Threat or Theatre?

The Supreme Court issued its opinion in Elonis v. U.S., commonly known as the “Facebook threats” case, earlier this week.   The case involved charges under the federal “threats statute,” which criminalizes communicating “any threat to injure the person of another,” that Elonis had posted threats on Facebook directed at various parties, including his ex-wife, local school children, and a federal agent.  One example:  “Enough elementary schools in a ten mile radius to initiate the most heinous school shooting ever imagined . . . the only question is which one?”   Another, likely directed at his ex-wife:  “I’m not going to rest until your body is a mess, soaked in blood and dying from all the little cuts.”  Not up to Shakespeare’s standards but, perhaps invoking Thalia, the muse of comedy and rustic poetry, Elonis posted disclaimers to that effect that he was simply writing rap lyrics, similar to some of Eminem’s songs.

Elonis allegedly began posting these and similar lyrics after his wife left him.  He persisted even after the postings caused him to lose his job and his ex-wife obtained a protective order against him. Likely it was employing his artistic license against the FBI that brought his work before a jury of his peers.

First Amendment lawyers eagerly awaited clarification of the distinction between “true threats” and protected speech in the wake of the Snyder decision, wherein the First Amendment protected the Westboro Baptist Church’s antics and hateful placards.  Offensive speech may not rise to the level of a threat, however, and, in any event, the Court eschewed a literary review.  It instead reversed on defective jury instructions that allowed a fact finder to short cut deliberations by assuming that a hypothetical “reasonable person” would have known that the threat would instill fear.  Explaining that “Federal criminal liability does not turn solely on the results of an act without considering the defendant’s mental state”  the Court held that the speaker must intend to instill fear in the subject of his threats, or know that the statement would have such effect, before even an objective threat became actionable.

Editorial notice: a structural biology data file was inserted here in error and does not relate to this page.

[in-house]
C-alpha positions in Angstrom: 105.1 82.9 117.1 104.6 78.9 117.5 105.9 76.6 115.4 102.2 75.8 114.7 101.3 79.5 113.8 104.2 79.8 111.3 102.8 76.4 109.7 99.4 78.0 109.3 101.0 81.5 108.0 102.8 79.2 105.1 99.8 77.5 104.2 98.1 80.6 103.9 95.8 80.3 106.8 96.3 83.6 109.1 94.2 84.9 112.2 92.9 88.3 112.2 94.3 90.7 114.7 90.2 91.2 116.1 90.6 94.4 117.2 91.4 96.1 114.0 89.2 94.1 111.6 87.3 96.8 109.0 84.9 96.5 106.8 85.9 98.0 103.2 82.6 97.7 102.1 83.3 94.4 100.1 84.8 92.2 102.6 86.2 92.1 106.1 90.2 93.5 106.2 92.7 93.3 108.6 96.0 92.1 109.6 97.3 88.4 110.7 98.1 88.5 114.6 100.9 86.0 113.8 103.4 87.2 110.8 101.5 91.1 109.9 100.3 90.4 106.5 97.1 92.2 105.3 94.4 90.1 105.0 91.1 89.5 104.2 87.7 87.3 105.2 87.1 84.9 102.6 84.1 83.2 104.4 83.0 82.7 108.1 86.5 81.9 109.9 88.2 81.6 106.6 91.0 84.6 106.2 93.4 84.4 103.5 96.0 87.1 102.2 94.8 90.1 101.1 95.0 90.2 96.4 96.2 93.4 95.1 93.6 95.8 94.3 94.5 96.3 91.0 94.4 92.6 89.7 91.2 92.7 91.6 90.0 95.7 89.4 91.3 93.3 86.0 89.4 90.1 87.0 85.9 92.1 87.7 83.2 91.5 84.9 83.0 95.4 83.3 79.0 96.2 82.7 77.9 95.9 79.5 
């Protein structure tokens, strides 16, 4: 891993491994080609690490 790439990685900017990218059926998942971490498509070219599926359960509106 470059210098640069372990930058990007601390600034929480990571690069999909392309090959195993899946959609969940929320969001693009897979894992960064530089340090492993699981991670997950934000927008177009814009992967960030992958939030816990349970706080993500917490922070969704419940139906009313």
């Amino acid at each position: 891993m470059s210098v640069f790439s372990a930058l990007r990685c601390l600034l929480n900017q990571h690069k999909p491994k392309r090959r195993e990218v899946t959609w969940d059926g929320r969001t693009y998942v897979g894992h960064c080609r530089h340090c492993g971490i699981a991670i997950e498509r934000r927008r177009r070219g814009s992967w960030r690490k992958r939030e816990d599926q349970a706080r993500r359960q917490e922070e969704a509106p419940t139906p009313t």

This decision is consistent with courts’ reluctance to construe a statute so that negligence suffices for criminal liability and its insistence that one must have a culpable state of mind to be convicted.  Because proof of defendant’s intent was necessary regardless of whether the First Amendment applied, the Court found it unnecessary to address constitutional defenses. Although some expressed disappointment that the Court failed to resolve the ultimate question,  the doctrine of Constitutional avoidance dictates otherwise – i.e., when  a statute is susceptible to a construction that eliminates the need to decide novel Constitutional issues, courts should construe the statute narrowly.

The curtain has not closed on Elonis, however, because he can be retried under the standard articulated by the Supreme Court and his First Amendment defense remains in play.  Elonis may argue that, as a Facebook poster, he is entitled to the same protection enjoyed by musicians who release music to the population at large, but is posting ostensible threats within his own small social circle – knowing full well that the subjects will see them –comparable to Eminem?  One also might question whether the case should turn on defendant’s failure to display even rudimentary literary or social merit.

The case adds to the complications of prosecuting threat statutes, and may present an obstacle to prosecutions under recently enacted cyberbullying statutes.  It also may strike another nail in the coffin of those rarely used state criminal libel statutes.  A seminal First Amendment case decided over 50 years ago, Garrison v. Louisiana, held a Louisiana criminal statute unconstitutional because it allowed punishment of false statements against public officials without ill will or knowledge of their falsity.  The holding of Elonis may have broader reach since it was not decided on Constitutional grounds and therefore does not discriminate between public officials and private figures like Elonis’ ex-wife.

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